By Kevin Powell
For the first month of last season, it felt like there was some sort of pregame ceremony honoring the Cubs historic World Series championship everyday. Of course, there was nothing wrong with that. The team and fans had waited over 100 years to celebrate a title. But it made for a choppy start to the schedule and a mediocre record.
“We just weren’t ourselves the whole first half of last year,” Ben Zobrist said at the start of spring training. “We were trying, I mean, there was a lot of effort going into it. We just struggled to figure it out.”
Honestly, it was tough to criticize the club considering the amount of festivities and celebrations scheduled into their everyday routine.
“It’s hard to put into words the impact that the kind of championship in 2016 has on a team,” Zobrist said. “I don’t think anyone’s ever really had to deal with that in baseball.”
Obviously, we’re not hitting the panic button here. It’s just that the 5-5 start is worth noting, considering the team’s emphasis all spring on a strong start to the season. And who knows, they could win seven straight, and I don’t think any of us would be surprised.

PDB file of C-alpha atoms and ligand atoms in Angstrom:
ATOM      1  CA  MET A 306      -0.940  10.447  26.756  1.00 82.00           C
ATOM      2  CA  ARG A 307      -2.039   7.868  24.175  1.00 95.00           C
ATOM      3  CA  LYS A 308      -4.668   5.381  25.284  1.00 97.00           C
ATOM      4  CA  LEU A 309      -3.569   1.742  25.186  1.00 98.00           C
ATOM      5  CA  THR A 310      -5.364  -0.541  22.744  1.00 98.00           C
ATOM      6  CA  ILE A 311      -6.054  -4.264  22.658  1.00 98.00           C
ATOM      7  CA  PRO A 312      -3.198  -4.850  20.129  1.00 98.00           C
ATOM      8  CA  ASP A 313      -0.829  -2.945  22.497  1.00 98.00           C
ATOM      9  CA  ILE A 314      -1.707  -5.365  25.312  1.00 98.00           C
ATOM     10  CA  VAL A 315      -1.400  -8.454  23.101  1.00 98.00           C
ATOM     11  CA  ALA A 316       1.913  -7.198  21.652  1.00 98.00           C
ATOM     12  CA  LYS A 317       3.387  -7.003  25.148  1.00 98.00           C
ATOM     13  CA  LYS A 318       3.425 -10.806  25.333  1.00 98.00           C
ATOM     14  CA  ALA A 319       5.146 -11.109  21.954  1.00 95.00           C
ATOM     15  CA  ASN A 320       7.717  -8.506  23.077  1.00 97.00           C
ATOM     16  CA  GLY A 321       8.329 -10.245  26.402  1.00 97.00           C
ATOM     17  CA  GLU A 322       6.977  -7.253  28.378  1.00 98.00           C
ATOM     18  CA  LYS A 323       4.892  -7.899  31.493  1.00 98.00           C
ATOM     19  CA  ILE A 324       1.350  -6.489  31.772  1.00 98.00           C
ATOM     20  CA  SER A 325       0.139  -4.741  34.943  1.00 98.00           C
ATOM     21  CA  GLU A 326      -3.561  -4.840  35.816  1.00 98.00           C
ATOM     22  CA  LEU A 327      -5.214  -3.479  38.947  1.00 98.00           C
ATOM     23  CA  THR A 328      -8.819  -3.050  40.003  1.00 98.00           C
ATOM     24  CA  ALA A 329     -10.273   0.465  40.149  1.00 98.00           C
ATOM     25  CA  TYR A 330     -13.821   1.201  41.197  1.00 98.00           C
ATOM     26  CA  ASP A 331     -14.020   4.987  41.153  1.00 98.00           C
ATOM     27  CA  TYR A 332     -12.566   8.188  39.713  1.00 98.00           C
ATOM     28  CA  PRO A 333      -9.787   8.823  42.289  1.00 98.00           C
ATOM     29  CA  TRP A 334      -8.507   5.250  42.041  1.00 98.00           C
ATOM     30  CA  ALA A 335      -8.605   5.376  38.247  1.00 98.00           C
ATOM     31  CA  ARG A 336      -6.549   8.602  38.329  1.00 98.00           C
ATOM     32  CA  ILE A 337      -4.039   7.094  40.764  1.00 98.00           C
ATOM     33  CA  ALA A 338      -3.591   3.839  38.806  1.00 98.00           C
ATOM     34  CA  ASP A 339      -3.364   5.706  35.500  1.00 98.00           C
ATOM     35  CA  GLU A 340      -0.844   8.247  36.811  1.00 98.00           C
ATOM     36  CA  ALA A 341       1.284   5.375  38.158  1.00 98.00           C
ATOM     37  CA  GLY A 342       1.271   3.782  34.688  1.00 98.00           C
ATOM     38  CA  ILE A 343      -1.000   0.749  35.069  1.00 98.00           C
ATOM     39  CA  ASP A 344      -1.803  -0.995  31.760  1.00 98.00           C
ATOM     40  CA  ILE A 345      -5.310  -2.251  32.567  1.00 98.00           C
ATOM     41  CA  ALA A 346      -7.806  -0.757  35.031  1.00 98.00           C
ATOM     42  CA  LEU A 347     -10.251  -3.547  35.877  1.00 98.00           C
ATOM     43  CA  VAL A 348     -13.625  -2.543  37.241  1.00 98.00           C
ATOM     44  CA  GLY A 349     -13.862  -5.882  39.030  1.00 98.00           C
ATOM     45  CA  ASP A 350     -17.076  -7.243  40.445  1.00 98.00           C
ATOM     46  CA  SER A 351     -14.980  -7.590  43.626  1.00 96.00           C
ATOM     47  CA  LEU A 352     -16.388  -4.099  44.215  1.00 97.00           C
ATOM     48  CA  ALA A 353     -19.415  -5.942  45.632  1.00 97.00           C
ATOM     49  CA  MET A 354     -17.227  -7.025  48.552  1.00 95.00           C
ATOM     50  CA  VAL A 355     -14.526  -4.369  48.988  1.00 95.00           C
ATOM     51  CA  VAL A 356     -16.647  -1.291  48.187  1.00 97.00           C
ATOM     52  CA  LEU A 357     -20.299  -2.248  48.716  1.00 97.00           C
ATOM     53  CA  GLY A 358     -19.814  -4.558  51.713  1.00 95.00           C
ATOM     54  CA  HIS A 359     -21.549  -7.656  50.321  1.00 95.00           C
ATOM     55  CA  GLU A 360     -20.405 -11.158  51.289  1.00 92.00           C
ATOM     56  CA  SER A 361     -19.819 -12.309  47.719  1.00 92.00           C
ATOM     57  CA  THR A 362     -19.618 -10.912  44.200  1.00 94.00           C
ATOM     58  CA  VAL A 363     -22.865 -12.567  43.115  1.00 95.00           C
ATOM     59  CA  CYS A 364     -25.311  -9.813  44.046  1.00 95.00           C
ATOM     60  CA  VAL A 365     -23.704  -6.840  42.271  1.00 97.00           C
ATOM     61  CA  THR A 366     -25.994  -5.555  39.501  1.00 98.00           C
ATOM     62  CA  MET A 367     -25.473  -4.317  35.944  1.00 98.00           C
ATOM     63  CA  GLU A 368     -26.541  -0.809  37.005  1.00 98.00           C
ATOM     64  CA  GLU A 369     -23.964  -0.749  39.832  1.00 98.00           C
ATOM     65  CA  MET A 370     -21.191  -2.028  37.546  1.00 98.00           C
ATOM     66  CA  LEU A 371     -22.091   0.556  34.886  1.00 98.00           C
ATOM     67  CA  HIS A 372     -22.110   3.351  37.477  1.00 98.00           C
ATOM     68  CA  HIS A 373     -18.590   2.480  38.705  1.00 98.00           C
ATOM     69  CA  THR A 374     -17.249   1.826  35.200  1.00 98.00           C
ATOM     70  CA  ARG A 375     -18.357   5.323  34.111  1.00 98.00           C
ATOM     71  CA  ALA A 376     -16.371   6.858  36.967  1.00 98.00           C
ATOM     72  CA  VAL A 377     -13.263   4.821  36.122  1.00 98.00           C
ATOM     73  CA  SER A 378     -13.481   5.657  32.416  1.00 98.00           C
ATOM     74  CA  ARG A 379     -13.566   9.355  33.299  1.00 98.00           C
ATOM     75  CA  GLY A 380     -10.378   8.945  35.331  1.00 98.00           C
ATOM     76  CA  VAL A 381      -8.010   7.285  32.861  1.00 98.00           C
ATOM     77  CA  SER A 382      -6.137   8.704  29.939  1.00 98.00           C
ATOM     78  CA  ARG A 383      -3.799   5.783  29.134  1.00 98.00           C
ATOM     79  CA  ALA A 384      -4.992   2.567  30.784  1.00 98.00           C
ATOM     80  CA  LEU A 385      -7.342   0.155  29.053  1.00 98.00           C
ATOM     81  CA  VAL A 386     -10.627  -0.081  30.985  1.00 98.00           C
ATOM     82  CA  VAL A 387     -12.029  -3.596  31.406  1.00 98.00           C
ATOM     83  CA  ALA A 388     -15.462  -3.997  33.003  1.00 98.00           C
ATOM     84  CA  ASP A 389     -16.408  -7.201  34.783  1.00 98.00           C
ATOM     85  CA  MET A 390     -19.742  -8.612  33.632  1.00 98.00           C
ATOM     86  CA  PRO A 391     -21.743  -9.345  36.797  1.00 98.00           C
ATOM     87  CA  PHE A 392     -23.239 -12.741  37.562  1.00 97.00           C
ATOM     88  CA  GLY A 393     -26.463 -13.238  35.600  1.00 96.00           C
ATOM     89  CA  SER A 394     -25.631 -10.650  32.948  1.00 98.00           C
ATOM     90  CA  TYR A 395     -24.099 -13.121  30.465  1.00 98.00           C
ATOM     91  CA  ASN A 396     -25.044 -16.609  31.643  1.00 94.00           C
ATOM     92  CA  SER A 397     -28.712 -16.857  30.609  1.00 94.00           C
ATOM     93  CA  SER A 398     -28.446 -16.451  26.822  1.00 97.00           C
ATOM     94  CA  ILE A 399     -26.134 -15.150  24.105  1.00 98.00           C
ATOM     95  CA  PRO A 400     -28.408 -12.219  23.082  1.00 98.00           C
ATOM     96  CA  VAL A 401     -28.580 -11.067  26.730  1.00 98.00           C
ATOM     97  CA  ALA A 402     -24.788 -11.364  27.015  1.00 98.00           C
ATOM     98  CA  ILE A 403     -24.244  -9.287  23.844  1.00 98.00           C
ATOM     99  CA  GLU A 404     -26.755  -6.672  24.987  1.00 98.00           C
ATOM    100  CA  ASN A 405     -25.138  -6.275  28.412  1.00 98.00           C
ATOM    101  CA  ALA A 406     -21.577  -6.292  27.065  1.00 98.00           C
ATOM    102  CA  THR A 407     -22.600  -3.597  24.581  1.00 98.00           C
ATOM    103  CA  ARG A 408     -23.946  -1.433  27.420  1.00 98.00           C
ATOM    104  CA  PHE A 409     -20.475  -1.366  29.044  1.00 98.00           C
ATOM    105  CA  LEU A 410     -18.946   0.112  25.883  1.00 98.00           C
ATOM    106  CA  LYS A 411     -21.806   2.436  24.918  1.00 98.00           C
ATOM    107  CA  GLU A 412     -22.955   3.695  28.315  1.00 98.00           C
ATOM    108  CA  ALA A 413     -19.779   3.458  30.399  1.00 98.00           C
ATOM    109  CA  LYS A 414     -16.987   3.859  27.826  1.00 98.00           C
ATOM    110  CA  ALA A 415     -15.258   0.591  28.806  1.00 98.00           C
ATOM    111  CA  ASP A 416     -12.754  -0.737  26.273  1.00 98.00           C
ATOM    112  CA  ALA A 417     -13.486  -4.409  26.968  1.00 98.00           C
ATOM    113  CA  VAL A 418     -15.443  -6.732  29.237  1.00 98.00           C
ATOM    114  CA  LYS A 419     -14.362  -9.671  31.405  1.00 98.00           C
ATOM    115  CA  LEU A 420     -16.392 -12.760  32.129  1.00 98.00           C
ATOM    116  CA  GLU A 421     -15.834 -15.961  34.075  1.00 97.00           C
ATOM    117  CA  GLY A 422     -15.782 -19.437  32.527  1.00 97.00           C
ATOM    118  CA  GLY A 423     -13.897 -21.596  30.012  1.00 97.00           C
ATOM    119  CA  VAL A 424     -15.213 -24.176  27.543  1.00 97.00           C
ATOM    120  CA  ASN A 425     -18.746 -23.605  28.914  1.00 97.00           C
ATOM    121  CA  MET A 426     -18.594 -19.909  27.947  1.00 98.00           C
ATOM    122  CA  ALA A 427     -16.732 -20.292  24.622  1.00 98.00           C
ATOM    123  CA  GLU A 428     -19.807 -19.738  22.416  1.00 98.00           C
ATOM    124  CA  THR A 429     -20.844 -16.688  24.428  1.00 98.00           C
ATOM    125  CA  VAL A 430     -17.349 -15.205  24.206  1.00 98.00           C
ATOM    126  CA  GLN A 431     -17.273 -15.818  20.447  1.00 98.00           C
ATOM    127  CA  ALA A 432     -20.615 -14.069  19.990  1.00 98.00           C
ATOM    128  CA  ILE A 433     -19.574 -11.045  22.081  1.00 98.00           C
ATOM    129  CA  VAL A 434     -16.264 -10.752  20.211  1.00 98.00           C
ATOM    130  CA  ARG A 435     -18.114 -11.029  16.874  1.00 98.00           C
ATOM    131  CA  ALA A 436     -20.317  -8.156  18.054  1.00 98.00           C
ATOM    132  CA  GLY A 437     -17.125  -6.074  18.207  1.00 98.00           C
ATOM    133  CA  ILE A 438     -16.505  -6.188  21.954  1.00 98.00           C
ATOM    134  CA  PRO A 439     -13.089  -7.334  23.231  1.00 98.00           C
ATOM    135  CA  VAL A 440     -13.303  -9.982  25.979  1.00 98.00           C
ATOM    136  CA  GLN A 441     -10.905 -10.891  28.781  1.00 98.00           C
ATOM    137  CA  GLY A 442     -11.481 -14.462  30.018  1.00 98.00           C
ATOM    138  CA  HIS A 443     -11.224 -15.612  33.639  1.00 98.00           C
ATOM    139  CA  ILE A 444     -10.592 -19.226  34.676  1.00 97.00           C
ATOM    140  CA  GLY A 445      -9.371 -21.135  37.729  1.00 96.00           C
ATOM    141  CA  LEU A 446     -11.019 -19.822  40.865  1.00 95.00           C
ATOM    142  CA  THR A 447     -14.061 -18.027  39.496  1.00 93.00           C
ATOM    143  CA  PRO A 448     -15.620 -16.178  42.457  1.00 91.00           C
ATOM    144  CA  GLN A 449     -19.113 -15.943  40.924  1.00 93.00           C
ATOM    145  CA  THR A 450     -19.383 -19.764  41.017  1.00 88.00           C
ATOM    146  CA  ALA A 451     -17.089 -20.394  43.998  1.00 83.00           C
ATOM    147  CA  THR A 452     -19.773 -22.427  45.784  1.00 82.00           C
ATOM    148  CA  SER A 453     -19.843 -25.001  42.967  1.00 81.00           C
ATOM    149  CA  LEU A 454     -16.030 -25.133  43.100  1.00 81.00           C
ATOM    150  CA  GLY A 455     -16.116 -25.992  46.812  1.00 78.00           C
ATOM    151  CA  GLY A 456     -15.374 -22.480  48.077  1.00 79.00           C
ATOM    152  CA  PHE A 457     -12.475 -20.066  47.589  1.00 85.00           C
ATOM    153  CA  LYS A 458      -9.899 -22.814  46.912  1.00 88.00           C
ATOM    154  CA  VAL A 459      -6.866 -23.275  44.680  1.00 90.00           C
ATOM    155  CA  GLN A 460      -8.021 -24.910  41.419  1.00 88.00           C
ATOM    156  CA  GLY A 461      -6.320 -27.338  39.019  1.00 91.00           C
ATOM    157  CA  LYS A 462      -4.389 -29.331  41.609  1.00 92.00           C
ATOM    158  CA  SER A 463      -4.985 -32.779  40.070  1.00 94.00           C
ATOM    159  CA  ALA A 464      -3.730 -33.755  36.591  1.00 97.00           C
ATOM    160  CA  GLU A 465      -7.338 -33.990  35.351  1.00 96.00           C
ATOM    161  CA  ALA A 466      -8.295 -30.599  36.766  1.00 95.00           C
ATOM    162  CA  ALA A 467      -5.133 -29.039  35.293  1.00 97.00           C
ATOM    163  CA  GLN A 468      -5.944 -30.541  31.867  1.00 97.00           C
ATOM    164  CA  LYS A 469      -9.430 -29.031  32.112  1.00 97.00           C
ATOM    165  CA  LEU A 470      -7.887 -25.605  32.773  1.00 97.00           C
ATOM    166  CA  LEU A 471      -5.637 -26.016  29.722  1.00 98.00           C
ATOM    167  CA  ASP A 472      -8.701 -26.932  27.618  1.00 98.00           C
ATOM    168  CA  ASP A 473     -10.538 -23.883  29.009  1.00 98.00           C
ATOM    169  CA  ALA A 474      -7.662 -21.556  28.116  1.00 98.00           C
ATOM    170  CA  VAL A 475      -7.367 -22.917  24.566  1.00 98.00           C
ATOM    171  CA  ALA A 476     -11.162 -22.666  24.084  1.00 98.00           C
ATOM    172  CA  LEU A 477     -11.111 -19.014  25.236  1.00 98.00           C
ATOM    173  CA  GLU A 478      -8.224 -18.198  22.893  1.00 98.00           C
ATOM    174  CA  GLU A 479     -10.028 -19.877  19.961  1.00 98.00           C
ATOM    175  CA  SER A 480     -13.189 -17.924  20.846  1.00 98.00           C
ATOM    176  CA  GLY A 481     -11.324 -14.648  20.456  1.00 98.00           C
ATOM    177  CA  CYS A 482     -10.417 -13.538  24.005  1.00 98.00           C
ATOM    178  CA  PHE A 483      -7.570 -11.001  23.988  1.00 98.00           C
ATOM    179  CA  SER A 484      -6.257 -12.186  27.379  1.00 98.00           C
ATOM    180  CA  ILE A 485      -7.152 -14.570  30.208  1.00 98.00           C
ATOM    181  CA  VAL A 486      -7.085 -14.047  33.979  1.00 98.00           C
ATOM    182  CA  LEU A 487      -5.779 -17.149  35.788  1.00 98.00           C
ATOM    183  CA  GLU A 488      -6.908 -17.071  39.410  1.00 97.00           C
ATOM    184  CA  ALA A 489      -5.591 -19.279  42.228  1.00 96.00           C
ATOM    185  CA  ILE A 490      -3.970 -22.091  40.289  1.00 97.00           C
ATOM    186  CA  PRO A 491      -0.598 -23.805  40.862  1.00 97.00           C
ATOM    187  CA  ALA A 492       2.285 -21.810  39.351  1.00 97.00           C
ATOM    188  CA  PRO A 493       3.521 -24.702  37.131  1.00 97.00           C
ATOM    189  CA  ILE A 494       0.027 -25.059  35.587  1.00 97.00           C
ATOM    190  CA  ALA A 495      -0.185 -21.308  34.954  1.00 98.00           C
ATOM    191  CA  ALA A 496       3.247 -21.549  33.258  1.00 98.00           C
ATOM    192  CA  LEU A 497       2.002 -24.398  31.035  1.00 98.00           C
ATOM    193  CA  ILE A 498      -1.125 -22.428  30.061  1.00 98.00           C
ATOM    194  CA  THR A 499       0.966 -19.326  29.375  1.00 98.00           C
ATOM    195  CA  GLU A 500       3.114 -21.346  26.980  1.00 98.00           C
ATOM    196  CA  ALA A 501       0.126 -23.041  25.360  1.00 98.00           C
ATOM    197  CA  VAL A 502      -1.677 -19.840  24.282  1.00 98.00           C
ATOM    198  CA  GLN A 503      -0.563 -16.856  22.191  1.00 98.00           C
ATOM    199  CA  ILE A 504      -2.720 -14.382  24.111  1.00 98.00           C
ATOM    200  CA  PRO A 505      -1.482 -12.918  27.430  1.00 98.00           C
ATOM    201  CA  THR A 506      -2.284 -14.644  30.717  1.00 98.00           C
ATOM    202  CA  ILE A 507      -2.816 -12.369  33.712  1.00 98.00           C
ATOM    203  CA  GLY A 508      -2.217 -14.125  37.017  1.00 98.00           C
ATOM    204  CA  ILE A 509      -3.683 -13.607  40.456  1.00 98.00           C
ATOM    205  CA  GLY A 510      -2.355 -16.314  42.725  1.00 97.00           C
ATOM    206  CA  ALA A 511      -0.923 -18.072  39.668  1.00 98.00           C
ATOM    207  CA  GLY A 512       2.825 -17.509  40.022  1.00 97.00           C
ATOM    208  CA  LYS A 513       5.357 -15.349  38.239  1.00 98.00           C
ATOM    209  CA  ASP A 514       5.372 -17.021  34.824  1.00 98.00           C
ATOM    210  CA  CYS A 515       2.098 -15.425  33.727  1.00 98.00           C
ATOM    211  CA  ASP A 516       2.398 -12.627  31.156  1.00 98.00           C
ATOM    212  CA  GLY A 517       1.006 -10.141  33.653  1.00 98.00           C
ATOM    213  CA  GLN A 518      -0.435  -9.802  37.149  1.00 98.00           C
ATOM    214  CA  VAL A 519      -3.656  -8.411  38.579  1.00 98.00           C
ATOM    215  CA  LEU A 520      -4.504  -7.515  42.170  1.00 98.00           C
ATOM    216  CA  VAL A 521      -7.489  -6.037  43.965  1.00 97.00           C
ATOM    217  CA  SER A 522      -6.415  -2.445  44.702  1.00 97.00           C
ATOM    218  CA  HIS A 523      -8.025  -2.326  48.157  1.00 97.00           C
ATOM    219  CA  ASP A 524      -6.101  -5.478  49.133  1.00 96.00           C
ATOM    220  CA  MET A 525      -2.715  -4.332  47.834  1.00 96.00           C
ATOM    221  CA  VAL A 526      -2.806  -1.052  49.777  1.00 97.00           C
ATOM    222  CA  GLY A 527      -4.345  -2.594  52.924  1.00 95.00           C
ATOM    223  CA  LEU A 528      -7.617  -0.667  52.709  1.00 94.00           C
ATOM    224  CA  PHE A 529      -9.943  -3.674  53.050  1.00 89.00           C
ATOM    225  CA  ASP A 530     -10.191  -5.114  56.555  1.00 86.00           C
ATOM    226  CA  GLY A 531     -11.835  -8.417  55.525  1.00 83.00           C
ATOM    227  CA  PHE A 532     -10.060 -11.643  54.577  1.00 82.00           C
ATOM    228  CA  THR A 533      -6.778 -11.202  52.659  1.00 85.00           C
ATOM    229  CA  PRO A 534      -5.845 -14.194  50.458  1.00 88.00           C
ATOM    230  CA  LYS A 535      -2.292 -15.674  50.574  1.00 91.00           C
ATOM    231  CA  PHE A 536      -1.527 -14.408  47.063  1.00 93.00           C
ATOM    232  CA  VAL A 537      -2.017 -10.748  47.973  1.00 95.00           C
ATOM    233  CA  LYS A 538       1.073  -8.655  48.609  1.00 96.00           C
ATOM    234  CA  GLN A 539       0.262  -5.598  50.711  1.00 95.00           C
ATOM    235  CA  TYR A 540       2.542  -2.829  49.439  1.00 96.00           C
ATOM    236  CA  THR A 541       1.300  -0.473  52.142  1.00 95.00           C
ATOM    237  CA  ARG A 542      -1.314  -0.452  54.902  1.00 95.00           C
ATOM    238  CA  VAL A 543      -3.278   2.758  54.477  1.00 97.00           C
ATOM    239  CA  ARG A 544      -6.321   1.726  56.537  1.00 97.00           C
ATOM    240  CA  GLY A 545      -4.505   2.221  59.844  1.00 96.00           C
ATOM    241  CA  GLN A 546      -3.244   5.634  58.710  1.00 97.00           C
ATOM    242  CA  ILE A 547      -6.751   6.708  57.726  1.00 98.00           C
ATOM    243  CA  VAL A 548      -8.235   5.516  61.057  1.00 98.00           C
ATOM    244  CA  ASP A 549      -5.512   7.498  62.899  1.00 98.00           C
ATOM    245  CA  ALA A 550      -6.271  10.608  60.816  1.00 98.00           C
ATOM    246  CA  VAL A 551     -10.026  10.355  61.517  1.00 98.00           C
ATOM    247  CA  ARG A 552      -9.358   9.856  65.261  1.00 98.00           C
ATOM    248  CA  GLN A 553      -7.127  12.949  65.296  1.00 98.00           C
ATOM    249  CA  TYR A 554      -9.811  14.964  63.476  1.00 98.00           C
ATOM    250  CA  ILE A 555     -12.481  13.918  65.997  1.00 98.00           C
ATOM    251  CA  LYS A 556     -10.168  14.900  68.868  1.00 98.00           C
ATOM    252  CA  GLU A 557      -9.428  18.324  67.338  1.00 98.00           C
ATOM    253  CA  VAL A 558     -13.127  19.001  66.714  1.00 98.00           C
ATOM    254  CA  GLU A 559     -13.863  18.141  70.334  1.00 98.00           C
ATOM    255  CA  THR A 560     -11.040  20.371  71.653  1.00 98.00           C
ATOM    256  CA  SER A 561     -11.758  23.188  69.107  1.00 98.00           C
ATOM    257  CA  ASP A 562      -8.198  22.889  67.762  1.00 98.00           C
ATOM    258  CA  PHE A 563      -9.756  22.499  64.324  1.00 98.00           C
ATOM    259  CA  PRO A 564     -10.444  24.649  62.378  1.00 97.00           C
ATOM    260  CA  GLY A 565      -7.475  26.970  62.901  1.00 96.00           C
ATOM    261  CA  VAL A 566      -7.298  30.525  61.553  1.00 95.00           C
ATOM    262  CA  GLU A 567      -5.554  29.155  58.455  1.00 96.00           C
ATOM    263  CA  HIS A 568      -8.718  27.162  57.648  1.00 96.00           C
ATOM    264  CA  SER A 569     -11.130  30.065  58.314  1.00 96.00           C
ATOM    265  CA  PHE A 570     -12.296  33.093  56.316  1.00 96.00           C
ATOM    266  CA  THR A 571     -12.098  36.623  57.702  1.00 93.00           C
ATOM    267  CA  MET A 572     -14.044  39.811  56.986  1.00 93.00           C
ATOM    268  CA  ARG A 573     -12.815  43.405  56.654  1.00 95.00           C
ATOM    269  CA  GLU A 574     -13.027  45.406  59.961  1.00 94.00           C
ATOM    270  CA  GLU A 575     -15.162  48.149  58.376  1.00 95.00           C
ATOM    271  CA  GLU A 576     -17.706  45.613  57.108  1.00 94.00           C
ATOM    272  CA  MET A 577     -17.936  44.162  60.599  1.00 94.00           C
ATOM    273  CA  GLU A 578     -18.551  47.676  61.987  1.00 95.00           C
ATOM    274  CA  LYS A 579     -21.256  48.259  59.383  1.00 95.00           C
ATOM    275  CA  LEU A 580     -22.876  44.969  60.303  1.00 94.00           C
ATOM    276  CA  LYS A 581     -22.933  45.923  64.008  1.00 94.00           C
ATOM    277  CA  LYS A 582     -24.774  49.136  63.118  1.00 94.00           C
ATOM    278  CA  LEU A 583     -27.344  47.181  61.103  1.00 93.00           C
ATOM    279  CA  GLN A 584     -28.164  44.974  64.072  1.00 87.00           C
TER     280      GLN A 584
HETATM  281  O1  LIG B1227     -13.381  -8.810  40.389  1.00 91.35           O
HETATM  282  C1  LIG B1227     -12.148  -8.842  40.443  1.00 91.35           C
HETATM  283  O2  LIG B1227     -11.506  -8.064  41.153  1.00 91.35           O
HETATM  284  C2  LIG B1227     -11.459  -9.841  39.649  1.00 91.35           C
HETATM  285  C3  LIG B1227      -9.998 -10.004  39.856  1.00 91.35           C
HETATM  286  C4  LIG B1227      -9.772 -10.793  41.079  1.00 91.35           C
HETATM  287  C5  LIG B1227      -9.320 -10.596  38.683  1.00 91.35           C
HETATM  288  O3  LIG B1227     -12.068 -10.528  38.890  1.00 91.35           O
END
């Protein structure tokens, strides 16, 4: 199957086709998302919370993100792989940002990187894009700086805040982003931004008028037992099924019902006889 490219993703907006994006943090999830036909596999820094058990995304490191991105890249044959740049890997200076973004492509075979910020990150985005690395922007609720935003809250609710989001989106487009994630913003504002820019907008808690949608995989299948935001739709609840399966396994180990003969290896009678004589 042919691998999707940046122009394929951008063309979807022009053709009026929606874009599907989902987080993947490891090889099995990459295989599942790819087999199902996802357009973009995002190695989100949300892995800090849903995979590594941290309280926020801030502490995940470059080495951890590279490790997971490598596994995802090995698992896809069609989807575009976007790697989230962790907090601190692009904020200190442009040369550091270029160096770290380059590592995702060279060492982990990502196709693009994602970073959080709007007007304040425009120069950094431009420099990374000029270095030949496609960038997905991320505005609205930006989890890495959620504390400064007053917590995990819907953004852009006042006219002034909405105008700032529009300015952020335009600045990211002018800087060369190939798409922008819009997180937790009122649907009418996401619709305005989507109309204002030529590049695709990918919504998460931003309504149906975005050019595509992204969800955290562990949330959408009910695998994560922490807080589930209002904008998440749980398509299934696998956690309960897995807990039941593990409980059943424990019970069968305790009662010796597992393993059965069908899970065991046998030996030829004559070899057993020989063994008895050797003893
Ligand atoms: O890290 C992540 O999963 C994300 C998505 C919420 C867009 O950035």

“I’d say 25 games, maybe the first month, is a reasonable barometer to where you’re at with all that,” manager Joe Maddon said after the Cubs home opener loss to the Pirates. “We’re finally getting home for the first time after being on the road. So we get home for the first time. You know, you get a chance to establish yourself on hopefully a consistent routine.”
Through 25 games last year, the Cubs were just 13-12. But Maddon is right, there’s no need to exaggerate the slow start, yet. And they did get off to an odd start with nine games on the road. One of those being a 17-inning marathon in Miami.
It was the first time the Cubs started a three-city trip for the first time since 2000. The nine-game trip to kickoff the campaign was the franchises longest stretch to begin a season since 1899 when they were known as the Chicago Orphans.
So yes, it has been an weird start to the season.
“I will say, I mean, I think the first month is an indicator of what’s going on a little bit better,” Maddon said.
We’ll be sure to check back in a few weeks.
The Cubs first baseman is dealing with a stiff lower back, something that’s plagued him for the past couple years.
“This is one of those things where we talked and I don’t want to be locked up all year,” Rizzo said ahead of the home opener. “It’s a back, it’s a lower back, so it’s not fun to deal with.”
“I feel like it is (getting better),” he added.
The hope is that he can return for Monday’s series opener against the Cardinals.
Kevin Powell covers Chicago baseball for WGN Radio and anchors sports on The Roe Conn Show with Anna Davlantes, M-F/3-7p. Follow on twitter @kpowell720